A health savings account (HSA) is another alternative account in which you may be able to invest. You are eligible to establish a HSA if you have a high-deductible healthcare plan (HDHP) and are under 65 years of age. They are tax-advantaged accounts offered by financial institutions and, often, employers. The money in them is yours and it rolls over each year. You must use them for qualified medical expenses.
There are several retirement savings vehicles to choose from and can mix and match your options. Here are some of your options:
- 401(k) or 403(b)
- Traditional or Roth IRAs
- SEP or Simple IRAs if you are self-employed
- HSAs and college 529 plans (accounts for specialized purposes that can add to your retirement savings)
- Taxable brokerage accounts
- High-yield savings accounts, money market mutual funds and CDs
If you want to do your own financial planning and not depend on a financial advisor. If you want to take the DIY approach, there are software choices to assist you.
Step 5: Funding Your Retirement Accounts
There are three issues to consider when thinking about what types of investments you want to use to fund your retirement accounts. How much time is there until you retire? What is your tolerance for risk? What are your investment goals? The types of securities you fund your retirement accounts with depends on your answers to these questions.
You should not have all your money in one type of investment like stocks. Instead, you should diversify your portfolio by investing in a mixture of financial assets like stocks, bonds, mutual funds, exchange-traded funds (ETFs) and real estate. You should also diversify within each type of financial asset. You don’t want all technology stocks, for example, in your portfolio.
Usually, as you get older, it’s a good idea to become more conservative in your approach to investing. If you have had mostly a stock-based portfolio, you might want to add a larger percentage of fixed income securities like bonds. You may even want to invest in some real, tangible assets like real estate. If you gradually switch a portion of your portfolio to more conservative assets, be aware that your return on your investments may not be as high as it is on investments with more risk.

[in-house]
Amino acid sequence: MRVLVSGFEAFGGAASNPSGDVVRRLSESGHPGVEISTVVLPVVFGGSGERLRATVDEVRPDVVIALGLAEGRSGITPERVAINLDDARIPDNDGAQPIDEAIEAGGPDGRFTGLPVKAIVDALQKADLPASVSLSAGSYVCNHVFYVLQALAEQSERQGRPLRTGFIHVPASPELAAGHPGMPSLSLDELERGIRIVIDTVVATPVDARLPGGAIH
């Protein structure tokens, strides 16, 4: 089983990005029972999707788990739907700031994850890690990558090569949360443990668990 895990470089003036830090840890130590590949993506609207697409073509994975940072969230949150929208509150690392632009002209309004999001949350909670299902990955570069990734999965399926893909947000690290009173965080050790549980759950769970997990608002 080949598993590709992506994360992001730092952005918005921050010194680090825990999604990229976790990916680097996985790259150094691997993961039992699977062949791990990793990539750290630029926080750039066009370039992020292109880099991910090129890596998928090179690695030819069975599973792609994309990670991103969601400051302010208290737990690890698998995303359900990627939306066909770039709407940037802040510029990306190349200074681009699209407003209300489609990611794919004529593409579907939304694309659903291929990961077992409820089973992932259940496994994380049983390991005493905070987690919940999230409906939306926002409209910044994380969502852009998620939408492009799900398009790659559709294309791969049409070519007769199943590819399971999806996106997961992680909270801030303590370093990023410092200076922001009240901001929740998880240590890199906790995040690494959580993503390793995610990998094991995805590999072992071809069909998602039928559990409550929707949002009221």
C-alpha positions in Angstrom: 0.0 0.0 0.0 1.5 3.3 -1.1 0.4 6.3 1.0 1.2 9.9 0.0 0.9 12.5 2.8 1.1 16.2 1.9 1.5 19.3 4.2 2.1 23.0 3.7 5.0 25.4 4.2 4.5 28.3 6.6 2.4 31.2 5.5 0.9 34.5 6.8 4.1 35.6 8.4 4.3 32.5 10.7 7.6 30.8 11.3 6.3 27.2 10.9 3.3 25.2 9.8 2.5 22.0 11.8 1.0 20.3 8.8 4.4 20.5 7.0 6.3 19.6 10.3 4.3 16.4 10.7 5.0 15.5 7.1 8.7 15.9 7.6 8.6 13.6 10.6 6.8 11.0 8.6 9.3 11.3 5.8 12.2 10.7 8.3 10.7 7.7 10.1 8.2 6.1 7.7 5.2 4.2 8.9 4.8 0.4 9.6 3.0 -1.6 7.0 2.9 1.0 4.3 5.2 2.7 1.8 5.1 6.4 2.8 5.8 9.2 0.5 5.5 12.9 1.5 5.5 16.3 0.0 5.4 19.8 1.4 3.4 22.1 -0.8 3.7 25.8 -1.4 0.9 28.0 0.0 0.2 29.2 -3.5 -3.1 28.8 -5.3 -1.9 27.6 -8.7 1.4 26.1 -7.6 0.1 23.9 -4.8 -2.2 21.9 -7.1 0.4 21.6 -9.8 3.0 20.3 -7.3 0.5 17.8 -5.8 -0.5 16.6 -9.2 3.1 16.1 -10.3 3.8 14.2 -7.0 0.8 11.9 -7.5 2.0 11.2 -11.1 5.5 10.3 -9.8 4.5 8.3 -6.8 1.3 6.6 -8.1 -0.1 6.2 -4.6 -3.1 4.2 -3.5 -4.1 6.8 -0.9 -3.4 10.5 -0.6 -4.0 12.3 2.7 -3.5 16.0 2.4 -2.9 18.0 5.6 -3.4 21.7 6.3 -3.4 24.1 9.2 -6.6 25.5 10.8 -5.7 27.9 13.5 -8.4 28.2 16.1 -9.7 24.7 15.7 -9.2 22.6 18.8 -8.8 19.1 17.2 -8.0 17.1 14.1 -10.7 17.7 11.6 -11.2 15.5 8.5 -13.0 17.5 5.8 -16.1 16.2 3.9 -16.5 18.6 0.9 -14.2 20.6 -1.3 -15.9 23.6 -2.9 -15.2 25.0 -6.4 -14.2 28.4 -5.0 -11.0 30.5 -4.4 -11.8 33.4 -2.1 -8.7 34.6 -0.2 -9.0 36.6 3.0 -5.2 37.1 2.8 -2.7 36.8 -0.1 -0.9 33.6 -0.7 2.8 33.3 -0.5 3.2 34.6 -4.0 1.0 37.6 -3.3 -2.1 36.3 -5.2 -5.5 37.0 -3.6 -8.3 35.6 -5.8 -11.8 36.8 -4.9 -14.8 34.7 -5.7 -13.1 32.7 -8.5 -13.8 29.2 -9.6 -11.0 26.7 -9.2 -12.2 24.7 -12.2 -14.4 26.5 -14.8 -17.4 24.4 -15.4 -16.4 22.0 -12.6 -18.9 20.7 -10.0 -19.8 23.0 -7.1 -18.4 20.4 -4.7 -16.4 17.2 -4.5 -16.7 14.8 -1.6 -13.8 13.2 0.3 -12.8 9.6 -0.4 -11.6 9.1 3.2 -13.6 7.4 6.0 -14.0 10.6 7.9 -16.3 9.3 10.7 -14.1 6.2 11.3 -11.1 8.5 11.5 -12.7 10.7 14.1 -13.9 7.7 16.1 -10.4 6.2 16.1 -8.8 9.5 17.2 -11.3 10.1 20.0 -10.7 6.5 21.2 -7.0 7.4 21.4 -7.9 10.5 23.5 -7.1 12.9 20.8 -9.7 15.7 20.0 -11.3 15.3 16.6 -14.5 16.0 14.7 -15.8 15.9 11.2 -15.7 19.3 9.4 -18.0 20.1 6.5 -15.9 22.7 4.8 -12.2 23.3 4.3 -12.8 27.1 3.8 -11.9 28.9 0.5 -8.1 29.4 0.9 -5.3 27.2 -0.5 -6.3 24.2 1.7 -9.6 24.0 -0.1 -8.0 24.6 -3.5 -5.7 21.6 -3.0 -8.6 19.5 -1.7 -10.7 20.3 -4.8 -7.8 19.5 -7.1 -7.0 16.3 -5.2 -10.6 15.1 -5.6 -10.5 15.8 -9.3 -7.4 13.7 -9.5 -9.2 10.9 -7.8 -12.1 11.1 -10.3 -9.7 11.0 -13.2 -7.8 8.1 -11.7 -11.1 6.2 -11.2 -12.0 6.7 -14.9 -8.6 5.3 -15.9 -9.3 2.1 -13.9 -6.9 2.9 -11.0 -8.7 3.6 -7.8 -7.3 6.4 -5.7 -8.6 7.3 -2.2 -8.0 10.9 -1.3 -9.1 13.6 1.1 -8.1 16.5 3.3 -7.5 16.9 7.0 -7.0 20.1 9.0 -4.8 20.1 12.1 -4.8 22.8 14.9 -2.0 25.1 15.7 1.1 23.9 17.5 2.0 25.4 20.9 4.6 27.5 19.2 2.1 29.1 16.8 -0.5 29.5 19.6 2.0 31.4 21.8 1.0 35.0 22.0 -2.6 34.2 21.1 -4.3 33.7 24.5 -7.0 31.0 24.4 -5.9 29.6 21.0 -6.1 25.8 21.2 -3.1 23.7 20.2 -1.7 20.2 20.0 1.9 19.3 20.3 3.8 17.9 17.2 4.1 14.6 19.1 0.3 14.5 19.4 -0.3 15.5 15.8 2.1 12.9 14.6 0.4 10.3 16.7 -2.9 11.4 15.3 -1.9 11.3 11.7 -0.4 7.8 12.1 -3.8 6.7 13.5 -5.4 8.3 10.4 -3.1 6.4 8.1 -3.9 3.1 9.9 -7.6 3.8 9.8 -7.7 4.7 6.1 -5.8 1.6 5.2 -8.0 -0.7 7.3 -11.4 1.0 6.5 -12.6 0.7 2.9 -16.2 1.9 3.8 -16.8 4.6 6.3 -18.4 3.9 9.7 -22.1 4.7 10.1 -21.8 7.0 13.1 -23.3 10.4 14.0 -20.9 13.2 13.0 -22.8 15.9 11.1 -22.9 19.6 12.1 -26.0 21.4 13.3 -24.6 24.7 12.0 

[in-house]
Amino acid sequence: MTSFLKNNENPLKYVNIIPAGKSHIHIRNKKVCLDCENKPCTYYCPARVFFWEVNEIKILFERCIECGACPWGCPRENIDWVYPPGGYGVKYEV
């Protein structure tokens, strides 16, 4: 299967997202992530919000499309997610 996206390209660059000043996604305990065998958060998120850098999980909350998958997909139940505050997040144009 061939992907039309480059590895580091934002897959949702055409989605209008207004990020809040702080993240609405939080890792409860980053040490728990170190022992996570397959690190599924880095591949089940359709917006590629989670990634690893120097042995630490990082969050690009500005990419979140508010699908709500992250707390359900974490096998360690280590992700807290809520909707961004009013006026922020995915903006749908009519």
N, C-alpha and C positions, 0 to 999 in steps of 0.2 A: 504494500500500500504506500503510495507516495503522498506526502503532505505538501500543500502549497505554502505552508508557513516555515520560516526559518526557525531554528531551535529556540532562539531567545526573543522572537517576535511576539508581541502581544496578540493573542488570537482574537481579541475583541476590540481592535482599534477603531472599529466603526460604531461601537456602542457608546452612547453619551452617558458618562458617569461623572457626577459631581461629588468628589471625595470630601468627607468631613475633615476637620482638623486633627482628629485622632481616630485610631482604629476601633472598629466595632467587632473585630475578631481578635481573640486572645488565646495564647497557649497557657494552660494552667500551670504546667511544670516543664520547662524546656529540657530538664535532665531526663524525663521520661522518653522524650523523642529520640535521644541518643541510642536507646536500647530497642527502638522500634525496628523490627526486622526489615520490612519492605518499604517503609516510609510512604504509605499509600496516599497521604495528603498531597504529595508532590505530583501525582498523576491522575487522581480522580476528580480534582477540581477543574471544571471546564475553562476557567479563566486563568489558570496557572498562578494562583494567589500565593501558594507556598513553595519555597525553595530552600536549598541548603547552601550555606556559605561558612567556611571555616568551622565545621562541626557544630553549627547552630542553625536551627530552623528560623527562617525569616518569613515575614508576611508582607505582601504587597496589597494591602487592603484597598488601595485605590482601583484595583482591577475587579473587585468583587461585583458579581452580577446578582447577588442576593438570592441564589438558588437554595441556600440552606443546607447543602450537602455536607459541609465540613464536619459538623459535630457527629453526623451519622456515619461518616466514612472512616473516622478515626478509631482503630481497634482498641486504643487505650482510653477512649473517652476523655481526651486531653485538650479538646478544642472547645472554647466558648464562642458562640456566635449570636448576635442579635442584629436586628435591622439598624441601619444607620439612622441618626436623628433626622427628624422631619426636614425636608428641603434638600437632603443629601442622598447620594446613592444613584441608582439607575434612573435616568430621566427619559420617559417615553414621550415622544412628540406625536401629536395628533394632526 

Step 6: Consider Buying Long-Term Care Insurance
As you move along toward age 60, consider buying long-term care insurance. No one knows what the future holds. We typically don’t want our children to care for us if we can’t care for ourselves. If you invest in long-term care insurance, you may be able to take care of yourself and still leave something for your beneficiaries. Compare quotes from several insurance companies and make sure you understand what the price of a long-term care policy will buy for you. At a minimum, you want a policy that will provide financial help for nursing home care, assisted-living care and in-home care.
The Bottom Line
Planning for retirement should start early in your career. If you’ve waited, don’t despair. You can pick up a part-time job and save your earnings to make up some of the money for retirement you will need. Many retirees work after retirement in either an encore career or on a gig basis. Start planning now to retire at 67 and enjoy a happy, comfortable retirement.
Tips on Retirement
- A financial advisor can help you make a plan to be ready for retirement at 67. Finding a qualified financial advisor doesn’t have to be hard. SmartAsset’s free tool matches you with up to three financial advisors who serve your area, and you can interview your advisor matches at no cost to decide which one is right for you. If you’re ready to find an advisor who can help you achieve your financial goals, get started now.
- SmartAsset’s inflation calculator will help you determine the purchasing power of your retirement savings over time for your planning purposes.